New Year’s Evolutions
For those who make them, New Year’s Resolutions usually last
no more than a few days. The fact that we resolve to make many of
the same changes every year would suggest that they are more like
New Year’s Revolutions, than Resolutions.
This year, instead of the traditional, I propose that we consider
New Year’s Evolutions. Let us accept that change does not
occur overnight, that we often need several attempts before we succeed
and that sometimes we need to massage the change until it becomes
Let us evolve slowly and gradually to a change that feels right.
If, for example, losing weight is your goal, know that the faster
you lose it, the faster you gain it back once you ease up on the
new regime. But a slow gradual weight loss generally leads to a
more permanent weight loss.
Know also that change includes setbacks, so factor that into the
equation. Know that every “failure is only a temporary change
in direction to set you straight for your next success.” (Denis
Create diversions for yourself. If you tend to binge every night
in front of the television, structure your evening with other activities.
Go for a walk, read a book, talk to a friend instead.
Writing about the change can also help. If you want to quit smoking,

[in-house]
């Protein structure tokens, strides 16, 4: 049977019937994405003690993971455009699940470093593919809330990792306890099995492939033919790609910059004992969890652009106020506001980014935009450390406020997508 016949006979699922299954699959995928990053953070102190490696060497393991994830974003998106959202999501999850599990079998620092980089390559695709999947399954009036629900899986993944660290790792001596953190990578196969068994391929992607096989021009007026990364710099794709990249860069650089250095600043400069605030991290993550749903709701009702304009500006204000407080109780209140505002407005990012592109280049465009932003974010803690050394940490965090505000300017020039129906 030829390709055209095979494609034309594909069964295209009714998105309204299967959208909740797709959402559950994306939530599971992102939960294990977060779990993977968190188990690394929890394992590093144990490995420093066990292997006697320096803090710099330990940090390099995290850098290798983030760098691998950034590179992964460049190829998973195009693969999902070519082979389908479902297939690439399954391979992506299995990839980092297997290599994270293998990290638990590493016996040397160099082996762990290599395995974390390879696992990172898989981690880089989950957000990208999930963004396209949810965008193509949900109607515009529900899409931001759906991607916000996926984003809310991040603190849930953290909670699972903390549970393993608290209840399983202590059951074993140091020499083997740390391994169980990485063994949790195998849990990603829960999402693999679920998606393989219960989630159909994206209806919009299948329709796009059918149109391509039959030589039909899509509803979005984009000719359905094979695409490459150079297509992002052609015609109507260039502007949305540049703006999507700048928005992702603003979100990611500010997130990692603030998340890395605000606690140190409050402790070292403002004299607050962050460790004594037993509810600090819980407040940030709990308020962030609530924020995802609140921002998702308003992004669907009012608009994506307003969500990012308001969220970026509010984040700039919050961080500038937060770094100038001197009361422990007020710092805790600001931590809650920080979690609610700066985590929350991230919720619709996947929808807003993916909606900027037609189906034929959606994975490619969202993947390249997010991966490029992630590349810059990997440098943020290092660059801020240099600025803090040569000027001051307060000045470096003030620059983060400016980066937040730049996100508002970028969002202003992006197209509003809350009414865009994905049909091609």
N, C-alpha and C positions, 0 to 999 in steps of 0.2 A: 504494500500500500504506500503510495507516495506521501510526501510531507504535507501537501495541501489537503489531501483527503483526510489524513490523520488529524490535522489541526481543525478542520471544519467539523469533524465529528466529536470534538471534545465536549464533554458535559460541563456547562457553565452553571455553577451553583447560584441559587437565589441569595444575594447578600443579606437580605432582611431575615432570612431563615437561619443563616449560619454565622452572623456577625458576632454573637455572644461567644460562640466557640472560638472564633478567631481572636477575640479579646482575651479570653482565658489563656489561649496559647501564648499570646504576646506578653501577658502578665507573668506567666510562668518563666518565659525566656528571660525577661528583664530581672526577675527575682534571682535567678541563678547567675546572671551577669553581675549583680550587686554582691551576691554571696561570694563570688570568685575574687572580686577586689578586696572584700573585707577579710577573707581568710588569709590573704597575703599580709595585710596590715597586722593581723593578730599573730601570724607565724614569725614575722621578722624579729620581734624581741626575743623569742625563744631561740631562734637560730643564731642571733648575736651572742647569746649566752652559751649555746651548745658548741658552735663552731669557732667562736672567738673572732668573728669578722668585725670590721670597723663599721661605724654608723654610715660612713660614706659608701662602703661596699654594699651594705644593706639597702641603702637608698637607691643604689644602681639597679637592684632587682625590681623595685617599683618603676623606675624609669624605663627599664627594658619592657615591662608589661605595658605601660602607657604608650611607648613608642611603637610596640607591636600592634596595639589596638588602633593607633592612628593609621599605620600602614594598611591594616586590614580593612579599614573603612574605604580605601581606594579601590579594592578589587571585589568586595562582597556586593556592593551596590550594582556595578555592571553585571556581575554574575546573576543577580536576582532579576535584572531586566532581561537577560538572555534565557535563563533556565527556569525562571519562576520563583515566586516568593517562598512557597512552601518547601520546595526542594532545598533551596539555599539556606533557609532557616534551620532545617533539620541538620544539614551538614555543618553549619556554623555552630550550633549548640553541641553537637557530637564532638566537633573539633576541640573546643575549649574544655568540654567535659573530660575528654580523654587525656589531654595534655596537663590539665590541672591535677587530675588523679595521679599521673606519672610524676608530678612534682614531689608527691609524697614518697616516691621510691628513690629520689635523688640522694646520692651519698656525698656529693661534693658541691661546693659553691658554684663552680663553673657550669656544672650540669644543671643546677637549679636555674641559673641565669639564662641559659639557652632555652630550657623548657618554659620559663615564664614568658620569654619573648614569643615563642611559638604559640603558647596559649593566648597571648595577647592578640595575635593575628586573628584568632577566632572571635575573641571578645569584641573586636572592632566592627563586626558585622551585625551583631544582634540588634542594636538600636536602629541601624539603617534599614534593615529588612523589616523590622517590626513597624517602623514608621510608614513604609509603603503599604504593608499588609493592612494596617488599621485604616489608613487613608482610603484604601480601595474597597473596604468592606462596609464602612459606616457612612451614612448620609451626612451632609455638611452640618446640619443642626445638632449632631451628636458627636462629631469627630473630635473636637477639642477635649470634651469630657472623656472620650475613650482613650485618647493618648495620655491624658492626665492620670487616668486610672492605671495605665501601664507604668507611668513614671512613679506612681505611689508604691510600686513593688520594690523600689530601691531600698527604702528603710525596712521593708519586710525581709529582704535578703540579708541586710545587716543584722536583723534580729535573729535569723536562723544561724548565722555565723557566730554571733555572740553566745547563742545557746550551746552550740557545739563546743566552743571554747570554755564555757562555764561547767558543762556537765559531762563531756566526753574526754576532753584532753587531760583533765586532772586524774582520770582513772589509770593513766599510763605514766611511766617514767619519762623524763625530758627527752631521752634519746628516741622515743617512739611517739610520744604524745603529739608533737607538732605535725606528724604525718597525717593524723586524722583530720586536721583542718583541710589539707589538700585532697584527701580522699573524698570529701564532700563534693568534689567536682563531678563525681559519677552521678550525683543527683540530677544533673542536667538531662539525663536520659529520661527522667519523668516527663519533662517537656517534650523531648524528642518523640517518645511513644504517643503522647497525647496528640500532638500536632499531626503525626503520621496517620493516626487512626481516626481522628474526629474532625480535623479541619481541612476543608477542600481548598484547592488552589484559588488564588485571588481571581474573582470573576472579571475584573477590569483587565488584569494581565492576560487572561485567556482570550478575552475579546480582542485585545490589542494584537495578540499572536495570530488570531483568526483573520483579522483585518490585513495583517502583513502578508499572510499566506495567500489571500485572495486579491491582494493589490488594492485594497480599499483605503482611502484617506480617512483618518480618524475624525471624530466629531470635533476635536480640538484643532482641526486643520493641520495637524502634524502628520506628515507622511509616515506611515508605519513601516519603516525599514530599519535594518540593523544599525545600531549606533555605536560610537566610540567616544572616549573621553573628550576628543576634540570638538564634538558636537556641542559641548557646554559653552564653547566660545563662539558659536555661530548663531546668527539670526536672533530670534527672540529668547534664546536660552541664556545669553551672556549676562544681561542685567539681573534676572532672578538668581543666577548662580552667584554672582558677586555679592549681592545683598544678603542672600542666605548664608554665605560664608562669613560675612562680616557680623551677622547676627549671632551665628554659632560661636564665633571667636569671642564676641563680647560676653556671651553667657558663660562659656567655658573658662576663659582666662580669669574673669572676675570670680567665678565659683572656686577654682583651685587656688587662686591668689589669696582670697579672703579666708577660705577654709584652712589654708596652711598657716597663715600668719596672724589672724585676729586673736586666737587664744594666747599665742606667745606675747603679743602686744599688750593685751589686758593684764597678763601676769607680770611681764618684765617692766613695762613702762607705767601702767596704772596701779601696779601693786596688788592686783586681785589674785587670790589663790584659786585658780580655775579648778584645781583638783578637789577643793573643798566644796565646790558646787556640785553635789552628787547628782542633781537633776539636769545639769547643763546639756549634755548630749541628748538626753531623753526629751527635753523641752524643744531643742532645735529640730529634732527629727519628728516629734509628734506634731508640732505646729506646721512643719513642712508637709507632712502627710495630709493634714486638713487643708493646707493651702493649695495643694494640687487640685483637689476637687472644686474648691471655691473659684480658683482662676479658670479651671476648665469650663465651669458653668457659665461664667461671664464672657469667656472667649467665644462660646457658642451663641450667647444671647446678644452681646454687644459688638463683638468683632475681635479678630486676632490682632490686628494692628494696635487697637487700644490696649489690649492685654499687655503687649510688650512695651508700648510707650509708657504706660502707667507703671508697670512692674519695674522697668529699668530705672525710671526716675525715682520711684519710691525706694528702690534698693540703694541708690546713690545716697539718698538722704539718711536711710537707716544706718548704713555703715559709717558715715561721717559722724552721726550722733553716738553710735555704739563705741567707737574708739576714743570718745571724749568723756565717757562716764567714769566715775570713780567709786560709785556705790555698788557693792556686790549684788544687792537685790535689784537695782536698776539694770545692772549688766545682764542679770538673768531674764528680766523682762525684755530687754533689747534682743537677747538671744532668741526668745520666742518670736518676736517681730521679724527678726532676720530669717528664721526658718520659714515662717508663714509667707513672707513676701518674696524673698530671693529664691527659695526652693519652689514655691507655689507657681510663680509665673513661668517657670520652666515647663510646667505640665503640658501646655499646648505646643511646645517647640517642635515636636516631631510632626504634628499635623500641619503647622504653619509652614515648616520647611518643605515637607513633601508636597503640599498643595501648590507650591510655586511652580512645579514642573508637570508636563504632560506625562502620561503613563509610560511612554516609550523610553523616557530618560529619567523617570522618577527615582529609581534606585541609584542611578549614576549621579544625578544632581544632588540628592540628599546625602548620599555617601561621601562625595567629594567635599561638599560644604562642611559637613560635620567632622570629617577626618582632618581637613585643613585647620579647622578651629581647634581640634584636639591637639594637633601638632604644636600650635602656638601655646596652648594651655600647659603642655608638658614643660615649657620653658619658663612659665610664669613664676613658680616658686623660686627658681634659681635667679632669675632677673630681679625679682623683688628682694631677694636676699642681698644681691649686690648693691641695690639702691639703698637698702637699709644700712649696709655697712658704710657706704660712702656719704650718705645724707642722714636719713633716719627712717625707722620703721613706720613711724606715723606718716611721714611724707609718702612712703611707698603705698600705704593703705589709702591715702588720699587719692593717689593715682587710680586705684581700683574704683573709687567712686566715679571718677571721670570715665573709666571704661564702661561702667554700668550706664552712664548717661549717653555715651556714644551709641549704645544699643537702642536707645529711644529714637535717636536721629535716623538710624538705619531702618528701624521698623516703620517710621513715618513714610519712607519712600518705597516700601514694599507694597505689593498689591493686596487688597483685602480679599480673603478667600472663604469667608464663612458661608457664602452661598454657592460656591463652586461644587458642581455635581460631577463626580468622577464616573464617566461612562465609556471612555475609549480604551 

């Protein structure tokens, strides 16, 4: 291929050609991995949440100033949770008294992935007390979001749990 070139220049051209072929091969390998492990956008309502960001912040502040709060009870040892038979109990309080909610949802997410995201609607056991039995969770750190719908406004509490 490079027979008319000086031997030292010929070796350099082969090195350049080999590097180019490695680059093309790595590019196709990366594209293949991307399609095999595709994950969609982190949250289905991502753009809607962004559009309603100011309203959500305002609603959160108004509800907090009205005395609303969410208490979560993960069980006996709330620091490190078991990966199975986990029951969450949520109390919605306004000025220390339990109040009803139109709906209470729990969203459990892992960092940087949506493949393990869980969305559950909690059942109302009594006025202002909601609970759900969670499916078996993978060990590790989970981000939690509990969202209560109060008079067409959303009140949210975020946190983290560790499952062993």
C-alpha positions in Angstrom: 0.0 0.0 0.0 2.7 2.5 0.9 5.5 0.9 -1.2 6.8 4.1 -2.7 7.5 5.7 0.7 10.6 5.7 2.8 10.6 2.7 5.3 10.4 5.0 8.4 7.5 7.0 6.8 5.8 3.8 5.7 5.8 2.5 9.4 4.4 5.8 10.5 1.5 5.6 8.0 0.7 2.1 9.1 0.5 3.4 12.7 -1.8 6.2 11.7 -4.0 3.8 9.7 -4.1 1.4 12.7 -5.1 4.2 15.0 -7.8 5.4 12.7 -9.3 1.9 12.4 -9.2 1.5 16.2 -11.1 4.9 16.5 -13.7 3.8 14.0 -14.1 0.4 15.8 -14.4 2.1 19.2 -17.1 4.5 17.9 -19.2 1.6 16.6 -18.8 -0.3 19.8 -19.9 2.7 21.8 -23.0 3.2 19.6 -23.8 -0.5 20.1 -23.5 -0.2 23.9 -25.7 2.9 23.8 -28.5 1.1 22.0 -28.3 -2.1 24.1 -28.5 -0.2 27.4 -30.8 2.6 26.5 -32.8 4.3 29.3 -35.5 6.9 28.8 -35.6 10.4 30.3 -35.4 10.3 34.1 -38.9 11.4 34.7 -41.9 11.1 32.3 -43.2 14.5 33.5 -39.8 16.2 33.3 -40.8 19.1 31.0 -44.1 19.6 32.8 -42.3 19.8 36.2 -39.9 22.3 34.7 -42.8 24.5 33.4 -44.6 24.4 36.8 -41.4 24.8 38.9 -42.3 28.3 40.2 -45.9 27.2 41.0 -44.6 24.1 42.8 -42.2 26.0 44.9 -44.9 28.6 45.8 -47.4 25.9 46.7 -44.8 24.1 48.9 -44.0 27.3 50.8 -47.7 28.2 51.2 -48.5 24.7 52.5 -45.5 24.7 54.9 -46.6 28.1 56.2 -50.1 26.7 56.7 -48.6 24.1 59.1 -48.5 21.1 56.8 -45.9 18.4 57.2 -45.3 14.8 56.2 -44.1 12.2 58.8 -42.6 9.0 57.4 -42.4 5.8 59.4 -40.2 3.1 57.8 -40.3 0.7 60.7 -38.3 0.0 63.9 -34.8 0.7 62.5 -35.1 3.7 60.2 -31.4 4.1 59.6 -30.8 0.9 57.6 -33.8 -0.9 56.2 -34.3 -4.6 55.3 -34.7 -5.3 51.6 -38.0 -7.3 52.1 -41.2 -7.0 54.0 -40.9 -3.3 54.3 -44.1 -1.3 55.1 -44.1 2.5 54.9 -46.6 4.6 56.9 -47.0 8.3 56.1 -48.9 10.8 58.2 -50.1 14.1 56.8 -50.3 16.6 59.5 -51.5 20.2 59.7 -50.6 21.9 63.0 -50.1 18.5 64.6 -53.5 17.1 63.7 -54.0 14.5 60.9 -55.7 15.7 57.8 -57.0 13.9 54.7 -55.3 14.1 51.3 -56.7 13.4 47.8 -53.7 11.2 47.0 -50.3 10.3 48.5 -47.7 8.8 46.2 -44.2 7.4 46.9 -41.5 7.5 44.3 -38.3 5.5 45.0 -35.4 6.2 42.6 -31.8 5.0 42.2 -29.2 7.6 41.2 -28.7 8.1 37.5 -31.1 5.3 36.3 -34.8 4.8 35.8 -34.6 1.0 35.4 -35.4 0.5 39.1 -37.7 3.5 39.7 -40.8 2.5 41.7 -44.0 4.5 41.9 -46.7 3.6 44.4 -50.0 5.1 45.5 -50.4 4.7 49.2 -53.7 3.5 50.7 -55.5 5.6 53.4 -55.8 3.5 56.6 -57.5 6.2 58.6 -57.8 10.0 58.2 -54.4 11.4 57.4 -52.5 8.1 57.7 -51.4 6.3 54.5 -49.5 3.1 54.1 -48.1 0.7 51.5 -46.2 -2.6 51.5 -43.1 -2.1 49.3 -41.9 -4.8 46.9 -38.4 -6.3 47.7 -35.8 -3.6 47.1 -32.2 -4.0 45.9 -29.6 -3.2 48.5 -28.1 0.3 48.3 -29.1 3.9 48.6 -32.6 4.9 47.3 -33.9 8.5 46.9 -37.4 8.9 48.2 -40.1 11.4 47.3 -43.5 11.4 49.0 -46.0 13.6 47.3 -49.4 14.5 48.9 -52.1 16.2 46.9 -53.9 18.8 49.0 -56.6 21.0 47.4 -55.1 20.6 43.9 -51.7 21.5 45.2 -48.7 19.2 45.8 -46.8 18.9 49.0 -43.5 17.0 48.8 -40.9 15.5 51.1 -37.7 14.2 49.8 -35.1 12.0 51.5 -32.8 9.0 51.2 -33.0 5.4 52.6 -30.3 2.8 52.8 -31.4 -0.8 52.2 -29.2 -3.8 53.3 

listing your reasons for doing so and carrying that list where you
would normally carry your cigarettes may help to reinforce your
desire to quit.
You may also consider writing about the change using the goal-setting
SMART method as follows:
Specifics: What do you want to change? Why is this important?
How are you going to do it? Instead of saying that you want to become
healthier, specify what you will do to become healthier (e.g. walk
two miles a day)
Measurable: Break down the change into small, measurable
components. Avoid the abstract; be concrete about what you want
to achieve. Instead of saying “I want to be a better parent,”
you could decide to spend 15 minutes every night reading/playing/talking
with your child.
Attainable: Choose to change something that is fairly attainable.
If you decide you need to become more educated by reading all the
great literary geniuses, it’s probably not a good idea to
start with Proust.
Realistic: Keep your goals within realistic limits. Giving
up TV for a year when you love TV is not as realistic as limiting
the amount of TV that you watch to, let’s say, one hour a
Timely: Create a timeframe that is in manageable units.
“One day at a time” is a good slogan to keep in mind
at the beginning.
Finally, when making a change, you may want to enlist the help
and support of someone who can assist you emotionally through some
of the difficult times.
Barbara Fish, M.Ed.
Personal and Career Counsellor
“Helping Your Life Work”
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